The children inside a multipurpose room yesterday happily scooped up corn and macaroni and cheese from their paper plates. After lunch, the deejay switched from soul-infused Christmas carols to pop singer Beyonce. The youngsters danced, shaking themselves up and down the same way some people shake salt on a baked potato.
The parents watched from the audience, smiling, laughing, pointing, clapping and cheering on their children in the dance contest. An excited Shawnice Johnson, 9, ran up to her mother, Jennifer, 33, after she had worked up a sweat to "Crazy in Love."
LaToya Williams, from left, Jennifer Johnson and her daughter Wendy, 12, enjoy the antics of children in a dance contest at the D.C. Village shelter. The Department of Human Services sponsored the event for about 60 families.
(Photos Michael Williamson -- The Washington Post)
"Mommy, I'm going to win!"
"You do what you do, Shawnice," Johnson, said, hugging her daughter tightly.
For a brief moment yesterday, or maybe even for the whole afternoon, everyone in the room could forget they were at a homeless shelter and the circumstances that had brought them there. The D.C. Department of Human Services sponsored the first-time holiday luncheon yesterday for more than 60 homeless families at D.C. Village in Southwest Washington. It was the agency's latest effort to put on activities that are more personal and reflective of its motto, "Uplifting Lives."
In his trademark bass voice, Rufus G. Mayfield, the agency's top outreach official, told the families that they were not forgotten and were, in fact, integral to the District's economic rebirth.
"If this city is ever going to be great, it will be because we have lifted you up from dependency to self-sufficiency," he said.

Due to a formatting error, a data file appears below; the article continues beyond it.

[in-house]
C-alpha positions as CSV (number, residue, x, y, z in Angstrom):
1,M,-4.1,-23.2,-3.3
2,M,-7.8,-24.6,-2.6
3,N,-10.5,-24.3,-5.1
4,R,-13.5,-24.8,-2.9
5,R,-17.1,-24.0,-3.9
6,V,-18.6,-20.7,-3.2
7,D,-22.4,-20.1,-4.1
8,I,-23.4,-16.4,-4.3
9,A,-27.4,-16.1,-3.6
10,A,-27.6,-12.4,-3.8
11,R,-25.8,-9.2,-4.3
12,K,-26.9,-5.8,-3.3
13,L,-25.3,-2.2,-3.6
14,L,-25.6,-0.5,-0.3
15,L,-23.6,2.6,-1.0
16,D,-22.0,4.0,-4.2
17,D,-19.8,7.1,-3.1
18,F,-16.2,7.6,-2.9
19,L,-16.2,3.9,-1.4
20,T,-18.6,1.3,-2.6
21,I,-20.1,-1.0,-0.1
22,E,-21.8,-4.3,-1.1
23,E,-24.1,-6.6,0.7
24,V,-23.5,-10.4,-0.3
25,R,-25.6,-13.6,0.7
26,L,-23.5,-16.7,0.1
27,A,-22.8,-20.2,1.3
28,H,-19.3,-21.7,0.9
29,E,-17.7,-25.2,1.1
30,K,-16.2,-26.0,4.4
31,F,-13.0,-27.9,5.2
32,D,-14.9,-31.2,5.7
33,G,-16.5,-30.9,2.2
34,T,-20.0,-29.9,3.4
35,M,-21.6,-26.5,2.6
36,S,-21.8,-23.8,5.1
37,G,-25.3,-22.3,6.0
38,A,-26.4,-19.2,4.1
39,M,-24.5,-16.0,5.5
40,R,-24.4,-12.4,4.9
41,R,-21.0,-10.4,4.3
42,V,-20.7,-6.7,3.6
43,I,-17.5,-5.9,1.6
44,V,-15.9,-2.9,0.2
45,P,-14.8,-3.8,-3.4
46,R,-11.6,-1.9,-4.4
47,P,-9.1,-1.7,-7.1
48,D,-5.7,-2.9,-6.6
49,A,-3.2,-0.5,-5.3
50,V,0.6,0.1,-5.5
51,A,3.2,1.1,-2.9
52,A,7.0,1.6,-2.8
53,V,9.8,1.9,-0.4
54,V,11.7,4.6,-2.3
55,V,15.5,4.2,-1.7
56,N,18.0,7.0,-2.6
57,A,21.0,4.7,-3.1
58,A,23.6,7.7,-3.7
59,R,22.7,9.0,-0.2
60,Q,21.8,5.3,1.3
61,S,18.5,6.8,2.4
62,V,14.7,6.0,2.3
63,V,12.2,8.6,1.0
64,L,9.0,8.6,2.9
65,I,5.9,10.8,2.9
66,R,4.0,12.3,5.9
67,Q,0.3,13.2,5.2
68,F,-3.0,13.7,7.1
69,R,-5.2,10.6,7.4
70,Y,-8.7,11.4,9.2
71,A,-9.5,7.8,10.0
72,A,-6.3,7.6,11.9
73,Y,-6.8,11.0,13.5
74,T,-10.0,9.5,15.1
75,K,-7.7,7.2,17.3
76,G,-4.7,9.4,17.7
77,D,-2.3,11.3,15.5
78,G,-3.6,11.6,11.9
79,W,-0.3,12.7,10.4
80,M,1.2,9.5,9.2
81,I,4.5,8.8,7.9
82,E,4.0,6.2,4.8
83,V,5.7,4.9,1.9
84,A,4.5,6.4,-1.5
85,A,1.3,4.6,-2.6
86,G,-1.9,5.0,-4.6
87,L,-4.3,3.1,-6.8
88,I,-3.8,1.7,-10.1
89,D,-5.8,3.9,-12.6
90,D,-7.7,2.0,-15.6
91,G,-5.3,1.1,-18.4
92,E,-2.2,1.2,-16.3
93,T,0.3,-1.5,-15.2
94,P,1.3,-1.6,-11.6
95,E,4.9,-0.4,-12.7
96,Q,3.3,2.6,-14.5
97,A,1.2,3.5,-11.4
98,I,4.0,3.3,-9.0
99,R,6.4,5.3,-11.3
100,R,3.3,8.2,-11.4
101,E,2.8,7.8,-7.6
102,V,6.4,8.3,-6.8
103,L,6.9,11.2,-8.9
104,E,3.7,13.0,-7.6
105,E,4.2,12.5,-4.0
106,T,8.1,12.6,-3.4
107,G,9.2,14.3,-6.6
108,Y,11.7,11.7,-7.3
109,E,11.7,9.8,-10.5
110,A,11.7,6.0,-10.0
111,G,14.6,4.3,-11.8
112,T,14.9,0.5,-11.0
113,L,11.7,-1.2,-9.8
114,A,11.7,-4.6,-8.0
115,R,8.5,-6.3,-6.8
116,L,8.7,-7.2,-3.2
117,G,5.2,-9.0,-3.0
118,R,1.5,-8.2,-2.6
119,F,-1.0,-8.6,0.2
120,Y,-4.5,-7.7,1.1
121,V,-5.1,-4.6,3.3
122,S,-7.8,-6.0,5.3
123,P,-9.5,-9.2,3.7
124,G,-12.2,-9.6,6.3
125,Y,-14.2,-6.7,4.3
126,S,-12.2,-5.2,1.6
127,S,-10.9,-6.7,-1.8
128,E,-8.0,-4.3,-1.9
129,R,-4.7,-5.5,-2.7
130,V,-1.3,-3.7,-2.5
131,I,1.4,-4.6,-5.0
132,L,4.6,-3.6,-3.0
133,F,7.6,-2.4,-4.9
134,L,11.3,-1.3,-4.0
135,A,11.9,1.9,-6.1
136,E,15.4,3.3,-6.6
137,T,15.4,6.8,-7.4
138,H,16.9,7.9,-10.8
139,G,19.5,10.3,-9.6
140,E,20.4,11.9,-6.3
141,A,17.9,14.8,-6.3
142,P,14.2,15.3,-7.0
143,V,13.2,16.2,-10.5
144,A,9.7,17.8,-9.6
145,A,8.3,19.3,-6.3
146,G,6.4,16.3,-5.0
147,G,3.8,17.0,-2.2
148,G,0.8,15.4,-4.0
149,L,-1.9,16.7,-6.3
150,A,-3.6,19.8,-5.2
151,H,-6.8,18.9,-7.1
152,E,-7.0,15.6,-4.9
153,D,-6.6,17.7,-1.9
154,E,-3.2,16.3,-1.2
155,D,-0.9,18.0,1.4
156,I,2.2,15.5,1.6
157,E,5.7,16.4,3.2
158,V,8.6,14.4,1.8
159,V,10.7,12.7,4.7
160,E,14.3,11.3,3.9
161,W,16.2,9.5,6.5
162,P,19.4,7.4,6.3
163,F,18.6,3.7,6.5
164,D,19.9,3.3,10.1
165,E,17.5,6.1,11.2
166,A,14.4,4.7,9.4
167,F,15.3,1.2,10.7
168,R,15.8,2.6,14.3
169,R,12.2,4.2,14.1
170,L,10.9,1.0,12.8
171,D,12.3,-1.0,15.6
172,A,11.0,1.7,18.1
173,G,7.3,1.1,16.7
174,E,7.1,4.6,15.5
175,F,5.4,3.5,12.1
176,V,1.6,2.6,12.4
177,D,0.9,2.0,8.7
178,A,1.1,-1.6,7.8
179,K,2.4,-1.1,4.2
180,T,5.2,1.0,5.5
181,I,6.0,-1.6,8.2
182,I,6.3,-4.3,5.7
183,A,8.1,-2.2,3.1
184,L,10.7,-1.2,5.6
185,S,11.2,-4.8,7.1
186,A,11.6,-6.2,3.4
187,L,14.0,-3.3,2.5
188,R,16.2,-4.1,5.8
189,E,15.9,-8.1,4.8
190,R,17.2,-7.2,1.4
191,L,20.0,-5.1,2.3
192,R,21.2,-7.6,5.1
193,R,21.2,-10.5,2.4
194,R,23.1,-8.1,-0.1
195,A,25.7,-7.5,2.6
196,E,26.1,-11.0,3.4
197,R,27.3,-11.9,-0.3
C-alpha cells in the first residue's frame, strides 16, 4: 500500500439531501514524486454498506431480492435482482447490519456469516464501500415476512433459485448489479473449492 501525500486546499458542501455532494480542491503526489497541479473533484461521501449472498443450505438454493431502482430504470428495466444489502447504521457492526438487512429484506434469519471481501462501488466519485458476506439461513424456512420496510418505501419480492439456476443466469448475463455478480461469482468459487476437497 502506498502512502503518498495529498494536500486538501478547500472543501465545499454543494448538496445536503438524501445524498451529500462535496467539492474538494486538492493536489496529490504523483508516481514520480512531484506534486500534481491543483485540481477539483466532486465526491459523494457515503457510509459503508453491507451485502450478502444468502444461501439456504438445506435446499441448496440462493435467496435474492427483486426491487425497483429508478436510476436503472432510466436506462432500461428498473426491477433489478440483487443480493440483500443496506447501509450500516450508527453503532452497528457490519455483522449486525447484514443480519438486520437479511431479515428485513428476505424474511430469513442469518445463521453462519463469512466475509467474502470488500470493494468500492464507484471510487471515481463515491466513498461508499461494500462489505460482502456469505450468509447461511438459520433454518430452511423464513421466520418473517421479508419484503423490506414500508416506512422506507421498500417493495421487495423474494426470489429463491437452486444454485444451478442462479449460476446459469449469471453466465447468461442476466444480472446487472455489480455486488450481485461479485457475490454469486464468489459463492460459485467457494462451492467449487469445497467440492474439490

Family homelessness has been a growing problem across the country and in the District. In recent years, the city has experienced an increase in the number of applications for family shelter, from 989 requests in 1999 to 3,100 last year. This year, officials said, the number will be about 2,000.
At the same time, the city has reduced the amount spent on homeless services, from $36 million in the 1990 budget to $13 million this fiscal year.
"It's been devastating," said Sczerina Perot, an attorney for the Washington Legal Clinic for the Homeless. "We do far less today in the face of an increasing problem than we did 15 years ago, and housing was far more affordable."
Sue A. Marshall, executive director of the Community Partnership for the Prevention of Homelessness, the nonprofit group that manages public funding of the city's largely privatized homeless services, said the drop reflects a shift in priorities, toward programs that include prevention initiatives and transition housing.
Even with city funding to provide help, homeless families can remain in shelters for several months or longer because of a lack of employment and affordable housing. According to a recent study by the Fannie Mae Foundation and the Urban Institute, the region's home prices are rising faster than its wages, especially for low- and moderate-income workers.
"The situation is just getting more and more challenging," said Patrick Simmons, Fannie Mae's director of housing demography.
Tears sprung to the eyes of Claretta Jones yesterday as she discussed her own obstacles. A single mother of four, she said she had a mental breakdown several years ago from the stress of taking care of her ailing son, Reginald Paige, 15, who has kidney disease. Jones, 33, eventually lost her house and job in North Carolina and sent Reginald and his brother Daniel, 16, to the District to live with their father.